European psychedelic laboratories, such as those at Imperial College London or in Zurich, tend to frame psychedelics less in the language of ‘mystical experience’, and more in the secular Freudian language of ‘ego-death’ or ‘psychosis-like states’.
Predictably enough, as Nicolas Langlitz points out in Neuropsychedelia: The Revival of Hallucinogen Research Since the Decade of the Brain, participants in European psychedelic trials report fewer mystical-type experiences than in US trials.

The orginal article.

Summary of “The AI revolution has spawned a new chips arms race”

Google has a special AI chip for neural networks call the Tensor Processing Unit, or TPU, which is available for AI apps on the Google Cloud Platform.
IBM is developing specific AI processor, and the company also licensed NVLink from Nvidia for high-speed data throughput specific to AI and ML. Even non-traditional tech companies like Tesla want in on this area, with CEO Elon Musk acknowledging last year that former AMD and Apple chip engineer Jim Keller would be building hardware for the car company.
Why do we need more chips now, and so many different ones at that?
While x86 currently remains a dominant chip architecture for computing, it’s too general purpose for a highly specialized task like AI, says Addison Snell, CEO of Intersect360 Research, which covers HPC and AI issues.
The actual task of processing AI is a very different process from standard computing or GPU processing, hence the perceived need for specialized chips.
“Chips on the edge won’t compete with chips for the data center,” he says.
“Data center chips like Xeon have to have high performance capabilities for that kind of AI, which is different for AI in smartphones. There you have to get down below one watt. So the question is, ‘Where is not good enough so you need an accessory chip?'”.
A desire for more specialization and increased energy efficiency isn’t the whole reason these newer AI chips exist, of course.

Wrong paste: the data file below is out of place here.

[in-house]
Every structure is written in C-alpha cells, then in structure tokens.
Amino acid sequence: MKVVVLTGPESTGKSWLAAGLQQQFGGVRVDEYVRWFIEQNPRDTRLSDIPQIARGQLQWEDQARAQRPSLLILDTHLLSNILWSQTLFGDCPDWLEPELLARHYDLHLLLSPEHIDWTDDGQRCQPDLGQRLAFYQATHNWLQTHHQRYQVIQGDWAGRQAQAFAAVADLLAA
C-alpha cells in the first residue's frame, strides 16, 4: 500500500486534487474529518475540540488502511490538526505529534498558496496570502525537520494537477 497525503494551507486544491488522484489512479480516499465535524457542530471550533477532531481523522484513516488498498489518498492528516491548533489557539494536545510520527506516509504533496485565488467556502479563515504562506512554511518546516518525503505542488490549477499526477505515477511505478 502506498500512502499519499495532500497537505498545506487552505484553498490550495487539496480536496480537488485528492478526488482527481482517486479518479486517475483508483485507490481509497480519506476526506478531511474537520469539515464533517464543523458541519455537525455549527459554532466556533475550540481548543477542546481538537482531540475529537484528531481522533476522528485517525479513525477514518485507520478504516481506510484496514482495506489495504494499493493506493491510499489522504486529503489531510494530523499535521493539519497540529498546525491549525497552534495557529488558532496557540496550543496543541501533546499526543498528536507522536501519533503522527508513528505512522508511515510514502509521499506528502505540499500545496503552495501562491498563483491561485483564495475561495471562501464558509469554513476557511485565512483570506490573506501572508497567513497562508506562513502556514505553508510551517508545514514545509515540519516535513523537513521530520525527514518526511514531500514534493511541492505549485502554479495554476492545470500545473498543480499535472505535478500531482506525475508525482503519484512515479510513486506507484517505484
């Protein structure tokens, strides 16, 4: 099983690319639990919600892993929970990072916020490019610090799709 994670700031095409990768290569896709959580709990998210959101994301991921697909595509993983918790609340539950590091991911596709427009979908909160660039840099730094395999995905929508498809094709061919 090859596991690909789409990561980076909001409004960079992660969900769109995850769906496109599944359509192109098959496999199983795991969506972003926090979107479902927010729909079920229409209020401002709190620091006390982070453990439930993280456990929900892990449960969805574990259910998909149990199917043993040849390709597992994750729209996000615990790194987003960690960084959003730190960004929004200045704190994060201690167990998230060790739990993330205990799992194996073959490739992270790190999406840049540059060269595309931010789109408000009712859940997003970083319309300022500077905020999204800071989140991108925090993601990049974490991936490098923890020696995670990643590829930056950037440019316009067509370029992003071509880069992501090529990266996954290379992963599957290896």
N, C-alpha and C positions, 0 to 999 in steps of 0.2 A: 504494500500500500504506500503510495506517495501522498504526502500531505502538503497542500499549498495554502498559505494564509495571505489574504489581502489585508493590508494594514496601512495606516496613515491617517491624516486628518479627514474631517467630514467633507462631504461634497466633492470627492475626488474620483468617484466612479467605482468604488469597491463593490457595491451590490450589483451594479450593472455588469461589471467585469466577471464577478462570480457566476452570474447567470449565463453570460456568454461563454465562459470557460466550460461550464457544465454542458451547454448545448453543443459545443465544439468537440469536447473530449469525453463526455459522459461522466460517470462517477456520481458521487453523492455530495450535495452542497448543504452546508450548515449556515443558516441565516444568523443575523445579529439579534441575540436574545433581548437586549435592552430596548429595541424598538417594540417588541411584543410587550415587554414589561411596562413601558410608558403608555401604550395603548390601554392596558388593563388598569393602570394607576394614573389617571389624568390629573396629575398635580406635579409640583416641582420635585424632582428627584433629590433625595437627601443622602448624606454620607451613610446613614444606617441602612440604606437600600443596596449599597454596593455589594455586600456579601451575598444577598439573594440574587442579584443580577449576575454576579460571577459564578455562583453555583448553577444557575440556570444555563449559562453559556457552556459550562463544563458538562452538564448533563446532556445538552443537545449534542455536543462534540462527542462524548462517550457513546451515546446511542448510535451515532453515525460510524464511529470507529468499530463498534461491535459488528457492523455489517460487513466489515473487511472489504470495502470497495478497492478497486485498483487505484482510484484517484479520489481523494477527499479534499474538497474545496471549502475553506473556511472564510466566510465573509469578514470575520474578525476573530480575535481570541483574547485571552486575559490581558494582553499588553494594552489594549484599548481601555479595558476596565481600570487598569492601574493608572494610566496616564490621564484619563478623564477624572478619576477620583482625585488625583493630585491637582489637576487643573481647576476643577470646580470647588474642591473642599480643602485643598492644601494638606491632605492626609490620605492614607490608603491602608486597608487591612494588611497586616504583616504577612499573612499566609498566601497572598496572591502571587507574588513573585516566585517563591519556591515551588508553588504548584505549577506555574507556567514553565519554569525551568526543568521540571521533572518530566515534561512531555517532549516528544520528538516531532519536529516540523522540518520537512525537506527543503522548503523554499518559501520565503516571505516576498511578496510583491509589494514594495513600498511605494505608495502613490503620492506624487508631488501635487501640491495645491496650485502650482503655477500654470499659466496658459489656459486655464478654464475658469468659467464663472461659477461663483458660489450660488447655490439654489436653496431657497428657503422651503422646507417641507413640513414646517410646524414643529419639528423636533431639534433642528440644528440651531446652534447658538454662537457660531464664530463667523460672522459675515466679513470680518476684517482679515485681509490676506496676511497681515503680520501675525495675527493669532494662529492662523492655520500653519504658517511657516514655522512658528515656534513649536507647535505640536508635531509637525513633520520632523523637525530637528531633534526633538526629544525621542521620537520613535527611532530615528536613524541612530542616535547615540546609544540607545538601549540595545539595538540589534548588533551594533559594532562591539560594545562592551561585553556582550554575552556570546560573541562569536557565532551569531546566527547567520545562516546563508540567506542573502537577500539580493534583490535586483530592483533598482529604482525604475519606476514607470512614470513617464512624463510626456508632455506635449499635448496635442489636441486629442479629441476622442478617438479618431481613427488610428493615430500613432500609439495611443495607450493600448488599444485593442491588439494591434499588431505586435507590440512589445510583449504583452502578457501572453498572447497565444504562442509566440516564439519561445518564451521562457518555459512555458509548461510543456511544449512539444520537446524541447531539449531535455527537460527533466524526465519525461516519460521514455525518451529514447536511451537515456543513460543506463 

The orginal article.

Summary of “These are the 19 ways your dog is secretly communicating with you”

Scientists have discovered dogs use 19 signals dogs to try and communicate with their human pals.
Footage of 37 dogs filmed by their owners during day-to-day task showed them the pooches were often seemingly using similar movements to express what they wanted.
The scientists think the dogs were, on several occasions, asking for a door to be opened, expressing they wanted to be fed or hoping their owner would get a toy.
Such as wanting food, were shown through many different gestures – basically dogs are keen to be fed at all times – others appeared quite distinctive.
Sometimes the dogs were found to try different signals if their first go at telling their owner what they wanted wasn’t successful.
The most common gesture appeared to be a head turn – which is when a dog looks from a human to an object to show they are interested in it.
Last year researchers found that dogs raise their eyebrows when they are looked at, a mechanism which makes their eyes appear bigger.
It seems humans are able to also figure out what their four-legged friend is trying to say when they bark and growl – with women better placed to know if a dog is being playful or aggressive.

The orginal article.

Summary of “These are the 19 ways your dog is secretly communicating with you”

Scientists have discovered dogs use 19 signals dogs to try and communicate with their human pals.